Action Iceland Outdoors Travel

The Icelandic Outdoors from Reykjavík

From the hip capital of Reykjavík to the dramatic black beaches of Vik, Iceland is wild, brooding, and beautiful. In the “land of ice and fire” you can swim between continental plates, walk behind waterfalls, and more. Here’s how to make the most of Iceland’s outdoors from your base in Reykjavik!

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In September 2017, I visited Iceland for the first time. According to the Iceland Tourism Board, I was just one of 2.3 million visitors expected that year — nearly five times the foot traffic Iceland experienced seven years ago.

It wasn’t until I went away to research for this article and saw the data that I truly began to appreciate the scale of Iceland’s tourism boom and consequent exceptional economic growth. Professor Edward Huijbens, of the Icelandic Tourism Research Centre, puts it best in his comment to the Financial Times that “the graph of tourist numbers is currently almost vertical.”

So if it seems like everyone on your Instagram feed is visiting Iceland, you’re not wrong. It has risen through the ranks to being one of the hottest ‘must-see’ destinations right now, and its popularity only keeps growing. The increasingly widespread images of volcanoes, waterfalls, and black beaches inspired my own visit and were scenes that I had hoped to see for myself too.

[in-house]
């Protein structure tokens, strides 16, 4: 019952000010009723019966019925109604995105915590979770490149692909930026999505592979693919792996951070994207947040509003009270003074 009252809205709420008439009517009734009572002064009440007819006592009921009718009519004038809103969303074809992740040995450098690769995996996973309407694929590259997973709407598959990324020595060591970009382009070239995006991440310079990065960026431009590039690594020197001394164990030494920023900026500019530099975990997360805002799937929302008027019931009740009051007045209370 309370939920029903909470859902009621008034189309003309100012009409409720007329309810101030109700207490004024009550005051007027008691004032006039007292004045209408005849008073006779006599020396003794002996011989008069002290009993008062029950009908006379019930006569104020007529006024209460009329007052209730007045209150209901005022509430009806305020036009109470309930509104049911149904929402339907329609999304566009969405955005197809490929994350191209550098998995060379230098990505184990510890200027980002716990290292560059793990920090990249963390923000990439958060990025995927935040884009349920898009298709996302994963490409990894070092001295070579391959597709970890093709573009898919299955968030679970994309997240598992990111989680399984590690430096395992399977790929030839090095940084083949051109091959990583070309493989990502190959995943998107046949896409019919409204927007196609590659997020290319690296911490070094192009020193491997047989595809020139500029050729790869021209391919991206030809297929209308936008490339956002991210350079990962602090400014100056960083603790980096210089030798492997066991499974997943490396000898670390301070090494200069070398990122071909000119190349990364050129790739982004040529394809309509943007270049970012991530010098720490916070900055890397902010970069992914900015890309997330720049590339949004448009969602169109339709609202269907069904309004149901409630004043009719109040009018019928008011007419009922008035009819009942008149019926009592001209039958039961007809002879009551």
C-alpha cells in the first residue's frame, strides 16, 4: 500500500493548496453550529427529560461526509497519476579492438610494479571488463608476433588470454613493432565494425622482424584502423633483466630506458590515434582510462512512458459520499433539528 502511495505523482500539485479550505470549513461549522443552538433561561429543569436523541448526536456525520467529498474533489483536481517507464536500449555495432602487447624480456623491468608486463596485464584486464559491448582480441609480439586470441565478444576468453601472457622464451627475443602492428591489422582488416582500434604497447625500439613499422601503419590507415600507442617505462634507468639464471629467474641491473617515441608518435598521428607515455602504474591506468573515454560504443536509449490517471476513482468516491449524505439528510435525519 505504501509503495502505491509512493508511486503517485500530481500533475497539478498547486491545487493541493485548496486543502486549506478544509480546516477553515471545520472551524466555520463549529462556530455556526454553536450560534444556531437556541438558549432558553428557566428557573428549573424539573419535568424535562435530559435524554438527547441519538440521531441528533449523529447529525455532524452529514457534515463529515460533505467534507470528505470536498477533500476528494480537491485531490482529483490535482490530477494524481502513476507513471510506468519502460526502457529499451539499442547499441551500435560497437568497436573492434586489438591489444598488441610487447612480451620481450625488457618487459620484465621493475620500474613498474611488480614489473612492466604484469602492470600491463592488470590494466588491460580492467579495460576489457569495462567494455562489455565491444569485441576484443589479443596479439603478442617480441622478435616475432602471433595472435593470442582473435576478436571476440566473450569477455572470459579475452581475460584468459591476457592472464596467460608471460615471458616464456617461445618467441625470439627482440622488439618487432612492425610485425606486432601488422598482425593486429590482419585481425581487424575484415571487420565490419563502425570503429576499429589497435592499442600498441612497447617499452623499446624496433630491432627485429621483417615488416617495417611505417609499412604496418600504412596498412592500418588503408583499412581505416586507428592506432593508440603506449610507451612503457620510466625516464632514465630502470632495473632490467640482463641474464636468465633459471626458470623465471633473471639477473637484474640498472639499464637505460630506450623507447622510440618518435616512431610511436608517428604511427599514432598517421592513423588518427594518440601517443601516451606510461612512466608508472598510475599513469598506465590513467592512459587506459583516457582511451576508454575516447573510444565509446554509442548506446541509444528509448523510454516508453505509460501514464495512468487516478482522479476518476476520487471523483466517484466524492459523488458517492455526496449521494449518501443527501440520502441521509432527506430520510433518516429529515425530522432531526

When to go?

Iceland is popular. That much is obvious. Luckily, it’s just too big to be ‘too busy’, so don’t worry about trying to beat the tourists because you won’t be trampling over each other and they’re there all year round anyways.

A few Google searches will tell you that tourist peak season in Iceland is from mid-June through August, but all the tour guides I consulted said they see a high volume of tourists all year round regardless. So don’t choose your dates based on when you think it’ll be ‘freer’, but rather depending on what activities you want to do. The summer months between June to September are best for hikers, September is whale-watching peak season, and the winter months of December to March are when you stand the best chance at seeing the northern lights and can visit the ice caves.